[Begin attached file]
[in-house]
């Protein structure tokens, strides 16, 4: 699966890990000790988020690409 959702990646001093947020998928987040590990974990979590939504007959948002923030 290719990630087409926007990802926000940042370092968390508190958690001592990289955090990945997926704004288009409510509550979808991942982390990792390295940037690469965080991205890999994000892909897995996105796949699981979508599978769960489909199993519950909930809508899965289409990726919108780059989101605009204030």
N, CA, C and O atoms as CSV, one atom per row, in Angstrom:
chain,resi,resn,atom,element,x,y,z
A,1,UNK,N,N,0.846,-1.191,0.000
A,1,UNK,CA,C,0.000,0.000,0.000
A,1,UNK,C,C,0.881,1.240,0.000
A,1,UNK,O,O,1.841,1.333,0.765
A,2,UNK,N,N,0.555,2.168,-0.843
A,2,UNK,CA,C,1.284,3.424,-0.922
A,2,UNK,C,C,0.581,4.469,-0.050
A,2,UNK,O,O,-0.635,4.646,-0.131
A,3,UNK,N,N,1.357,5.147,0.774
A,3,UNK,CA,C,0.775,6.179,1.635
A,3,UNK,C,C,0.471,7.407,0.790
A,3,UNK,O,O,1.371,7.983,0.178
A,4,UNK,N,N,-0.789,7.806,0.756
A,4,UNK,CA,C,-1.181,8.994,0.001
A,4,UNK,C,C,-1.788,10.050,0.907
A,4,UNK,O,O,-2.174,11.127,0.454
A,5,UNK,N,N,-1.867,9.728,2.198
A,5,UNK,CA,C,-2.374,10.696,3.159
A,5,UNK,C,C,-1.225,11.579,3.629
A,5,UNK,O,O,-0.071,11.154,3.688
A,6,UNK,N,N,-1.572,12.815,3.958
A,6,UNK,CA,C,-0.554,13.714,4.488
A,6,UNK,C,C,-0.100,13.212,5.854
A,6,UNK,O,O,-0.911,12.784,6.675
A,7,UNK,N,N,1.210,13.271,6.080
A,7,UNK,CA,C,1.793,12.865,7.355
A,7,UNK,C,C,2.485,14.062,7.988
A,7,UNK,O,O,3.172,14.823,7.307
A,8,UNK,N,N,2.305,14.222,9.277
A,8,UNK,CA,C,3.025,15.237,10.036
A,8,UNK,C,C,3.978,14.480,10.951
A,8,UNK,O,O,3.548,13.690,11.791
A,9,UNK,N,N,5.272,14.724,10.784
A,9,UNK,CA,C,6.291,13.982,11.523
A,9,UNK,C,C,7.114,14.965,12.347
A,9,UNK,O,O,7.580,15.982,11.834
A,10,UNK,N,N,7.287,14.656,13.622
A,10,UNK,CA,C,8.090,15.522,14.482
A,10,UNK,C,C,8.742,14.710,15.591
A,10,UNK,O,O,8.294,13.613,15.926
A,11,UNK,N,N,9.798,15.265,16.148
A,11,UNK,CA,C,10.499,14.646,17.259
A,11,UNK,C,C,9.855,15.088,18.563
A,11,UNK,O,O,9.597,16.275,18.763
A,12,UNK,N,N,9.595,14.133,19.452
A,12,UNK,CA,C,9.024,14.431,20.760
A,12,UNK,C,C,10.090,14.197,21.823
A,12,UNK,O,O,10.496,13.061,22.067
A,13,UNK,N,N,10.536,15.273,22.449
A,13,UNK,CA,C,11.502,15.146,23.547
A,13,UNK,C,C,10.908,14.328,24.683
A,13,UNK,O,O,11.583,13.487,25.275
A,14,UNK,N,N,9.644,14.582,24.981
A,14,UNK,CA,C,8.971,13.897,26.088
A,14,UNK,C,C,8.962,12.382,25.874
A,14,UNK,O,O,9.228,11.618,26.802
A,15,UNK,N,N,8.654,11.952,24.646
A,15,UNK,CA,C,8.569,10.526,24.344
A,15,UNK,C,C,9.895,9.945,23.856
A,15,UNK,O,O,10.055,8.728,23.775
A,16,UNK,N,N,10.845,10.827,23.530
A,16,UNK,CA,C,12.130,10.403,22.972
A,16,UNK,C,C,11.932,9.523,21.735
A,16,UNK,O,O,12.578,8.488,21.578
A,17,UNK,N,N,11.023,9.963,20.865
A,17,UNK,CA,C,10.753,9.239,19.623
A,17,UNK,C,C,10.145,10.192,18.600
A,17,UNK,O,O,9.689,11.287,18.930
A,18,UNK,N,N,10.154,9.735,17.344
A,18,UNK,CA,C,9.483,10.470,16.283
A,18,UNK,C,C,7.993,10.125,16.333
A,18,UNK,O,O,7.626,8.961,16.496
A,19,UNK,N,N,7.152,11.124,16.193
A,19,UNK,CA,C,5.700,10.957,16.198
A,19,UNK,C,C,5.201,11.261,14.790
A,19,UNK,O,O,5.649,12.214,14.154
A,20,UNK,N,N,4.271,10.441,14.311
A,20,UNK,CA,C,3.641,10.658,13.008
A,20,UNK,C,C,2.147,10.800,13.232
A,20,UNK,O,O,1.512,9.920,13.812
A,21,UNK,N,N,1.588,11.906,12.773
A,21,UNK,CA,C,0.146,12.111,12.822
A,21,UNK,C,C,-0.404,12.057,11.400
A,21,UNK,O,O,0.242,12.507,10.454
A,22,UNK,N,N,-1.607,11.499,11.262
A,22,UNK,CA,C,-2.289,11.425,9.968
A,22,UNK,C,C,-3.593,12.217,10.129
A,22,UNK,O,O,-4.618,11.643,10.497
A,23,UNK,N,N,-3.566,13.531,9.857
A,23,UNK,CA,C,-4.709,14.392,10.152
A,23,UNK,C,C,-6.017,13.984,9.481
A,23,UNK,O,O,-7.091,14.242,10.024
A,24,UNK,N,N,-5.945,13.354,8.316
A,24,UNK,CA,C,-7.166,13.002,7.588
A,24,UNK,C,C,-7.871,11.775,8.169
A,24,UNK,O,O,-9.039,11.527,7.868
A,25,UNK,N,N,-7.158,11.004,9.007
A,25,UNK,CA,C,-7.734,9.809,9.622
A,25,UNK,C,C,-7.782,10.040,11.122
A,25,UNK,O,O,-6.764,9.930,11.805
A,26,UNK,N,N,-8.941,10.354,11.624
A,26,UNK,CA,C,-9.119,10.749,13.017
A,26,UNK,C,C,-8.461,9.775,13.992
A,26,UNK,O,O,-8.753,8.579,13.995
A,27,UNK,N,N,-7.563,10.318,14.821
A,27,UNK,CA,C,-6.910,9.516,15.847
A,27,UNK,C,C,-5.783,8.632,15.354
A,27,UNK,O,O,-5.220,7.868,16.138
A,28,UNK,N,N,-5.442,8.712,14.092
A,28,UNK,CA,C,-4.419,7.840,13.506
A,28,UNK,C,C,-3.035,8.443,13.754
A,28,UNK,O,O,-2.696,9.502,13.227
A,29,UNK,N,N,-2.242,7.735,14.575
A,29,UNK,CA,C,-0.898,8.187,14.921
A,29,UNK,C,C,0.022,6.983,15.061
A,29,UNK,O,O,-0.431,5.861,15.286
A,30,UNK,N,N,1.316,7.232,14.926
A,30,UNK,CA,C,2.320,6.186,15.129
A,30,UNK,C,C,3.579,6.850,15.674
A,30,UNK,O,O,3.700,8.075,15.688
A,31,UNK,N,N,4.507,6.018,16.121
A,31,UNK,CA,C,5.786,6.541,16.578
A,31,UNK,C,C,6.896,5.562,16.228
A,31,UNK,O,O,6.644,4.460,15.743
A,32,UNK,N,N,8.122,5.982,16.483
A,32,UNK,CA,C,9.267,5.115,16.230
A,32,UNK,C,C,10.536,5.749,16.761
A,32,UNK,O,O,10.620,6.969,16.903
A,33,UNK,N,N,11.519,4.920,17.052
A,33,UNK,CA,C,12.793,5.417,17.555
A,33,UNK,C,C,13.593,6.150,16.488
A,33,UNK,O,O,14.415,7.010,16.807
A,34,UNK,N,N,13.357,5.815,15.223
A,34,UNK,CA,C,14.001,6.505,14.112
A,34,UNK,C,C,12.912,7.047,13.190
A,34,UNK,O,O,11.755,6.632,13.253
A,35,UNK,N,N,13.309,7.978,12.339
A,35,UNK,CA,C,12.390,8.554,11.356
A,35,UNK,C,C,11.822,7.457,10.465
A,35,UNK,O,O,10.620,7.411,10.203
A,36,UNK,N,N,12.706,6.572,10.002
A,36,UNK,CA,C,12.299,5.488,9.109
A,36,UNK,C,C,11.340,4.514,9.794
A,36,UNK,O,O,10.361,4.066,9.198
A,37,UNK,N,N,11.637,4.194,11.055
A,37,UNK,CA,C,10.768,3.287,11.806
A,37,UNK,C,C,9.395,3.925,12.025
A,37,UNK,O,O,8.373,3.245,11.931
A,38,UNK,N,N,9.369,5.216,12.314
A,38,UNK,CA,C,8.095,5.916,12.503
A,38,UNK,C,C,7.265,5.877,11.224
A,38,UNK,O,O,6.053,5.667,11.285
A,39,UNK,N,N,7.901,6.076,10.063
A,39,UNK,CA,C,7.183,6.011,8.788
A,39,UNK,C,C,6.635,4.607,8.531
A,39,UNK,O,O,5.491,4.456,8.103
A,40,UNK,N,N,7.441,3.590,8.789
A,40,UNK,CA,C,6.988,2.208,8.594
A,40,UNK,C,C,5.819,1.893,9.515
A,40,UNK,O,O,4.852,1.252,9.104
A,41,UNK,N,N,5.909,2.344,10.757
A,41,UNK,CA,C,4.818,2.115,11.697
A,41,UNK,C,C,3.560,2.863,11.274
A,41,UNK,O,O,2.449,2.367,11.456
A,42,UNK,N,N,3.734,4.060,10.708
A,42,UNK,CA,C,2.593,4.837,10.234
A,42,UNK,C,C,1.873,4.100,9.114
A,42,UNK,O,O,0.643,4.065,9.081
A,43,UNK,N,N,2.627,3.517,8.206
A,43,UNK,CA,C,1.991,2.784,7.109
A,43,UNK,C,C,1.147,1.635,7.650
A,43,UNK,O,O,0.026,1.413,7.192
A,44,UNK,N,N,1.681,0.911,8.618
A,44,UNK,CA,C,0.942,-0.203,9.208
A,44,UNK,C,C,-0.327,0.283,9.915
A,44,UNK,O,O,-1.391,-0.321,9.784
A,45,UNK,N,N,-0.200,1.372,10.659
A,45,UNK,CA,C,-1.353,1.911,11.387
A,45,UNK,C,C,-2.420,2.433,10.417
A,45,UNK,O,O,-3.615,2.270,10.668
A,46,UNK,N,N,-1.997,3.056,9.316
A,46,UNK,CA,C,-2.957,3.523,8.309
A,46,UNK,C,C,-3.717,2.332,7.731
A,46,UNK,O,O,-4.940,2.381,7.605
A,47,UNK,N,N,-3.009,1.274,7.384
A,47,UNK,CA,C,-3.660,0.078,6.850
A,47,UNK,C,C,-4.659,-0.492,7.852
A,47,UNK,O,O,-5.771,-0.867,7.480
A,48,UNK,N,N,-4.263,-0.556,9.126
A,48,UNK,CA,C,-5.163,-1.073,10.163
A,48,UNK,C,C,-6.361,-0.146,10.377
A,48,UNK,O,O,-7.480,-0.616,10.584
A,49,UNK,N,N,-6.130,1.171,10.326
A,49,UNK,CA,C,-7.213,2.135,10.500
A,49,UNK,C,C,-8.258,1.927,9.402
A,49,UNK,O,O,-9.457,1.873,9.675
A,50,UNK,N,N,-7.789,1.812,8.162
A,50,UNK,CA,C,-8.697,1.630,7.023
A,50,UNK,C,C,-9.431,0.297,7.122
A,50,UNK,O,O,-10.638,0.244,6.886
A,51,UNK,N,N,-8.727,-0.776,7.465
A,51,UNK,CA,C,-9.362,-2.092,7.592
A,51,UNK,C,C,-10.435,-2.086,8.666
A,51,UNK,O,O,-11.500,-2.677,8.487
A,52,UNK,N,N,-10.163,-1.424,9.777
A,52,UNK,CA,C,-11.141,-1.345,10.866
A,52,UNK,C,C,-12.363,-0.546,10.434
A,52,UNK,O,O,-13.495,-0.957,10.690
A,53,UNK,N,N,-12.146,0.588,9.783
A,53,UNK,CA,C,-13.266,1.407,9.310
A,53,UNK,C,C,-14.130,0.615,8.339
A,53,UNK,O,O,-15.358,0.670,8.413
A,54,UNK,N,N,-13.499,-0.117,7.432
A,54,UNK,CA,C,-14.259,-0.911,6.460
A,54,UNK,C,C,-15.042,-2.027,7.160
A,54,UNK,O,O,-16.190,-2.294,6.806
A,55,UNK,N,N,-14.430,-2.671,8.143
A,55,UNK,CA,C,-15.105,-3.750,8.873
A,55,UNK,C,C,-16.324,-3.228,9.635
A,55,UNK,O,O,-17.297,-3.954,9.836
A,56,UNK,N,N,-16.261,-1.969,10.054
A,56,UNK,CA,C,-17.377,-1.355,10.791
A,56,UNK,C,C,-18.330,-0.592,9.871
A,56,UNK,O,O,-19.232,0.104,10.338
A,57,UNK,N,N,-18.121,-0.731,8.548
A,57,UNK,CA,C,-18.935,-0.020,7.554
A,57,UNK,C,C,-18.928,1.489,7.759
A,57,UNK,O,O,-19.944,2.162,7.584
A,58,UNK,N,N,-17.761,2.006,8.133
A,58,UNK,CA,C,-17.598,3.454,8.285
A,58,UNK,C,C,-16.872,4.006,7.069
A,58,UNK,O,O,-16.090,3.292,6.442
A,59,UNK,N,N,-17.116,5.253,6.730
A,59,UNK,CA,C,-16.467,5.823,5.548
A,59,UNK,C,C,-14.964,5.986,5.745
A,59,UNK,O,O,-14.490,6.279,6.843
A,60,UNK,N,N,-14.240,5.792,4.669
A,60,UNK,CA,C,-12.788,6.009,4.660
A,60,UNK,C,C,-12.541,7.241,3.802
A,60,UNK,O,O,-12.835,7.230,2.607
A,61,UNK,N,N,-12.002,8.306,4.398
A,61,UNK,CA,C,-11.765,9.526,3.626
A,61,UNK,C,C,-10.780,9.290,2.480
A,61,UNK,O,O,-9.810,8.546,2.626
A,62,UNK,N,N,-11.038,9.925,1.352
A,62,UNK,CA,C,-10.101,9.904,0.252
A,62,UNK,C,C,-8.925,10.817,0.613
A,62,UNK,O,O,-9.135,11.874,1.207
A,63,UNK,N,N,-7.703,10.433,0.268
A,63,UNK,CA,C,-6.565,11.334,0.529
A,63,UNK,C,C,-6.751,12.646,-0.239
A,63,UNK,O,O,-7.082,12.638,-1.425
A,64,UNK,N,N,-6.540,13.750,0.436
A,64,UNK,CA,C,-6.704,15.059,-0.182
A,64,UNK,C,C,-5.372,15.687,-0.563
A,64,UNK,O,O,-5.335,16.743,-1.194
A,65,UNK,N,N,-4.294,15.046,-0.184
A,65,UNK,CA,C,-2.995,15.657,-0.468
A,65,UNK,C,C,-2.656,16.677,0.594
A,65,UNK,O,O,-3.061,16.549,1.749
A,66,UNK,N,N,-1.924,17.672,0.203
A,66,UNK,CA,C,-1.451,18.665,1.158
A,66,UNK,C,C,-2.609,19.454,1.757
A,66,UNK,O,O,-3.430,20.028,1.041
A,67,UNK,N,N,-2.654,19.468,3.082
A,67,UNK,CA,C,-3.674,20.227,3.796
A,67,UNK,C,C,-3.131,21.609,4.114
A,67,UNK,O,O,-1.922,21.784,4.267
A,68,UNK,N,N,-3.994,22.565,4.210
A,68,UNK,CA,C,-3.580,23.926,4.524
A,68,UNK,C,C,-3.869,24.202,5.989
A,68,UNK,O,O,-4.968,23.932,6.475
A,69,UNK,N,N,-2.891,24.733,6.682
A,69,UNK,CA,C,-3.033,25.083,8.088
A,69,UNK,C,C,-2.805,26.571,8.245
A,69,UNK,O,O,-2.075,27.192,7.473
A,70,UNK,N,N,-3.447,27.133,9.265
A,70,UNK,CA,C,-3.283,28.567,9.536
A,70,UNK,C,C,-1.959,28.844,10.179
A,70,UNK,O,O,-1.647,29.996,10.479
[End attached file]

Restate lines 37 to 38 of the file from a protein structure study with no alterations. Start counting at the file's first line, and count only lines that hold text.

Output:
A,9,UNK,N,N,5.272,14.724,10.784
A,9,UNK,CA,C,6.291,13.982,11.523